BOLDUAN: Because it sounds like you're – while you're saying you want to work with President Obama, it sounds like it's going to be pretty tough for you to get to a place where you're ready to work with President Obama.

CRUZ: I'm happy to work with him if he's actually being productive solving our problems. I think jacking up taxes and increasing spending hurts growth, costs jobs, makes the lives of the American people worse –  

BLITZER: Congresswoman, how would you have voted?

Rep. TULSI GABBARD (D-Hawaii): I would have voted for it. Because I think what we have to remember here is how many middle class families all across the country would have seen that tax hike immediately, and by making those tax cuts permanent for the middle class families, I think, is incredibly important. I think there's no doubt about the fact that we have a lot of work to do. There are many reforms that need to be done. There was a tight deadline here. And when you're looking at working families, families who are struggling just to put food on the table, you've got to work with what you have and have a plan for how to go forward.

BLITZER: And if there wouldn't have been a deal, Senator, all the economists made the same prediction that within a few weeks there would be a lot more unemployment. We could potentially be going into a recession. Look, it wasn't a perfect deal. Nobody was thrilled by it, but you got to deal with what's doable in a divided Congress like we have.

CRUZ: The only reason this lousy deal happened is because President Obama and Harry Reid wanted to raise taxes on Americans. I think that's going to hurt growth and it's going to hurt the middle class and working class because –

BLITZER: But, remember, the President was re-elected. Harry Reid is the majority leader in the United – you're in the minority in the United States Senate. You've got to deal with reality. You can't just be -- you can't just be overly idealistic on those issues.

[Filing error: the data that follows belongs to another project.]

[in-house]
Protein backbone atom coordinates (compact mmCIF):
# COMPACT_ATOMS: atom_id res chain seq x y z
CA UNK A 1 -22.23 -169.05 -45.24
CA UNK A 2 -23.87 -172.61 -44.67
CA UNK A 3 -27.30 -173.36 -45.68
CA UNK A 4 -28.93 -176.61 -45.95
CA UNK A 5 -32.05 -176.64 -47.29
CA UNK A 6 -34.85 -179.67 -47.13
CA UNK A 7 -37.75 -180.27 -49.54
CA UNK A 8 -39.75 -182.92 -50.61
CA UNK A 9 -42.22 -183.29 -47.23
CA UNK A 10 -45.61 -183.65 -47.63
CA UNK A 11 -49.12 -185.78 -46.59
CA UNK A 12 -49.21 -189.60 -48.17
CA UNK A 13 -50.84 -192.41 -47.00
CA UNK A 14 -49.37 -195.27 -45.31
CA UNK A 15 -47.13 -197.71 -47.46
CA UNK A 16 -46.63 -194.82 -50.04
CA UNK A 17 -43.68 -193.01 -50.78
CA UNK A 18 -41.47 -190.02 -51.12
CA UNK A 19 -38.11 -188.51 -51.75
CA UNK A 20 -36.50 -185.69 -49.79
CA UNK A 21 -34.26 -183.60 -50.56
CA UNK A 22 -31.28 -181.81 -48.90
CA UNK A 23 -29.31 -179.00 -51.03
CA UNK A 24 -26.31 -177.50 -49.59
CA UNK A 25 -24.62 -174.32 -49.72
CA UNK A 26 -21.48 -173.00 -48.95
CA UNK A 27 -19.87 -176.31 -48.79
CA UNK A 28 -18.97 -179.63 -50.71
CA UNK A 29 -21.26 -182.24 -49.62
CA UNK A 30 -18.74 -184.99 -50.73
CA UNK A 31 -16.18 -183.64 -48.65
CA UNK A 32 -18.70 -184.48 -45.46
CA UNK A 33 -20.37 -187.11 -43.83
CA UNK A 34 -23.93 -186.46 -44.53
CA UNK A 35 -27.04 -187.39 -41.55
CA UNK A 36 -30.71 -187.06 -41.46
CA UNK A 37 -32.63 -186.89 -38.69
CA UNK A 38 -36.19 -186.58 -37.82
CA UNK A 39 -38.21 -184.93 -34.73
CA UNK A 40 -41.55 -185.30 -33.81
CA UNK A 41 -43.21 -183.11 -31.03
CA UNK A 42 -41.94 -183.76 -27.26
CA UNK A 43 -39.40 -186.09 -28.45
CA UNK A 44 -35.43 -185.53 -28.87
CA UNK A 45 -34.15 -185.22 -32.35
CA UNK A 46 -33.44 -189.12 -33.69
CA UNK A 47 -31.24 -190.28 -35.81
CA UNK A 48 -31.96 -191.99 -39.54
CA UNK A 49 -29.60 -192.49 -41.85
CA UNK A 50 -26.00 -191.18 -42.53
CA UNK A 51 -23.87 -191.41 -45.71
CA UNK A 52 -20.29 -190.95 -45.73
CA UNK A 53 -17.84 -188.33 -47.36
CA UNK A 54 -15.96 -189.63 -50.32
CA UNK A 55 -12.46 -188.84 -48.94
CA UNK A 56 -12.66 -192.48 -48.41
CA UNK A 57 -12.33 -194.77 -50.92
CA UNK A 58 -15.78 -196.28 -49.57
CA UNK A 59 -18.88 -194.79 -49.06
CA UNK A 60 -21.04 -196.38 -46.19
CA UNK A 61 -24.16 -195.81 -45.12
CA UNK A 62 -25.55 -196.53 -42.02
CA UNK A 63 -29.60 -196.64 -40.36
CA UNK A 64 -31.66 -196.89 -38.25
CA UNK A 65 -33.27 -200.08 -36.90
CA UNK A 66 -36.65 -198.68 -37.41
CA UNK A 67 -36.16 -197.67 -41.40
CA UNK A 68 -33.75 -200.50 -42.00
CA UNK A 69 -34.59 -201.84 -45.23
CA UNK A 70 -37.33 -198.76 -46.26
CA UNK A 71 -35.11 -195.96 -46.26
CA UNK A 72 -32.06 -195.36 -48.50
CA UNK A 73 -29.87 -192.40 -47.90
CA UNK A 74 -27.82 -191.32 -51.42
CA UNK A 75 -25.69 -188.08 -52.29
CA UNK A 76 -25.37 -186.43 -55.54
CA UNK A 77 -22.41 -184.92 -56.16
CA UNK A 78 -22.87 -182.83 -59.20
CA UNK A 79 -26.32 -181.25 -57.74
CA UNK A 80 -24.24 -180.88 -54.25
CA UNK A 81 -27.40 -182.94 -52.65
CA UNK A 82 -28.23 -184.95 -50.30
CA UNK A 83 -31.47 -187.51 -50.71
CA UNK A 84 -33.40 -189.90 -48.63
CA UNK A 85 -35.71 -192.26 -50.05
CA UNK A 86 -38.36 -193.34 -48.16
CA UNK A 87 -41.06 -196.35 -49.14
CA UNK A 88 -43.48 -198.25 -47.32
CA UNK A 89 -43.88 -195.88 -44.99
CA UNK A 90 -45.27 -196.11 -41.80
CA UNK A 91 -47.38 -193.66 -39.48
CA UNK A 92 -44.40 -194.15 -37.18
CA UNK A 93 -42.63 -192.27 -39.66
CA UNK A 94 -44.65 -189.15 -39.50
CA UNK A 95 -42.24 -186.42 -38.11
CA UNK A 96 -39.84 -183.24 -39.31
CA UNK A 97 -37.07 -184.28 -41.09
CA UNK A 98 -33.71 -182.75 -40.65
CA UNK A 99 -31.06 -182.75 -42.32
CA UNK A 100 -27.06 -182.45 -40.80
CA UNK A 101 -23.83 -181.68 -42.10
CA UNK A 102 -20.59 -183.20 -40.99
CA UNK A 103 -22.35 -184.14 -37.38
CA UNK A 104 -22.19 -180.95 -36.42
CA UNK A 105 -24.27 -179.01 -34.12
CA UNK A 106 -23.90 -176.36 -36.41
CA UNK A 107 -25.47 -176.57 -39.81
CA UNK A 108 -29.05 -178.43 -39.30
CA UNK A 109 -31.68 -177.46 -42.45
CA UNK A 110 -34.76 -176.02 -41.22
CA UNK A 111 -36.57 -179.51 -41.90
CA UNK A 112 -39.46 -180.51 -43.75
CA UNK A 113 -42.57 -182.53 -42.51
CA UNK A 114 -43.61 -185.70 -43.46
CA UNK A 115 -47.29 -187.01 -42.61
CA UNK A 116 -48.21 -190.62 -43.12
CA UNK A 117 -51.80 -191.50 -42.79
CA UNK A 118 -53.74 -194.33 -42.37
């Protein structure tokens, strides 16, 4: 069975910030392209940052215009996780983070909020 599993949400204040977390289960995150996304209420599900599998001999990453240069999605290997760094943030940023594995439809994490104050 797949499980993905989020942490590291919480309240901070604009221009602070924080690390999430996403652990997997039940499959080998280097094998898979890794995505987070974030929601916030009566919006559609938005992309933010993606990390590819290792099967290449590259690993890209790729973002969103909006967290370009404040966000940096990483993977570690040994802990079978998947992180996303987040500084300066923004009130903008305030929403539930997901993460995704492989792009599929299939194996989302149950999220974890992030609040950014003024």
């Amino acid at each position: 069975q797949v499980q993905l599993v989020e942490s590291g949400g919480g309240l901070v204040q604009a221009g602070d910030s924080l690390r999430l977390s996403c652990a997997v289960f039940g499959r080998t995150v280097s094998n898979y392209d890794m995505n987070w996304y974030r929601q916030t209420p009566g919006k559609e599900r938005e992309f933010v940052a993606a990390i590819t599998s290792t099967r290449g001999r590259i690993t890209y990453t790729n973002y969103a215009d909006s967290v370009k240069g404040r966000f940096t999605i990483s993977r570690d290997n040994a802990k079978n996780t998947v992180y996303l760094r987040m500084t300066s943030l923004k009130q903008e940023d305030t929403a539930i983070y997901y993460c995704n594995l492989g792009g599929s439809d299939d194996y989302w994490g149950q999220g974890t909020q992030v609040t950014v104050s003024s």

CRUZ: But let me say two things. Number one, the same voters that re-elected the President re-elected a Republican majority in the House.

BLITZER: But not in the Senate. And not in the White House. You've got a divided government. You've got to make concessions, you've got to compromise. If you're just going to come into Washington and say 'do it my way or the highway,' you're not going to get anywhere.

CRUZ: Now who's saying 'do it my way or the highway'? Look, Wolf, this President campaigned saying he supported spending cuts and his deal had zero in spending cuts and $330 billion in new spending. The person who's saying "do it my way or the highway" is the President.

BLITZER: I'm just saying 89 senators out of 100, including almost all of the Republicans, voted for it.

CRUZ: Well, I'm going to make a prediction. That was driven because the advantage of the default gave President Obama the leverage. Fast forward a few weeks to the debt ceiling, it's the mirror image, and I think we're going to see, I hope we're going to see real reforms to address these problems.

BOLDUAN: You know, congresswoman, the dysfunction of Washington, the dysfunction, specifically, of Congress and its inability to work together and with the White House is why Congress' approval rating is at an all-time low. It is the worst in Washington. And you are walking straight into it. At some point, our elected leaders need to stop following and start leading. We're having -- I'm fearing we're having a similar conversation that we've been having with the senators and congress – and our congressmen and women for an entire session now. How is it going to be different? How can-- what are you going to do to try to make it different?

GABBARD: Well, it has to be different. Like you said, it's up to us. We've been sent here to serve the people in our communities and the people of this country, and people are demanding that we be those servant leaders, who focus not on negativity and not on the blame game, but saying, okay, we can disagree on some things, but how can we find a point of agreement, find that common ground? Because at the beginning and the end of the day, we all come from a place where we care very much about, we care very much about the families, the young people, our seniors in our communities who are trying very hard just to get by every single day. So if we stay positive and stay focused on the opportunities that we have to work together, than I think that's the only way that we can make progress. 

Matt Hadro
Matt Hadro
Matt Hadro was a News Analyst for the Media Research Center's News Analysis Division from 2010 through early 2014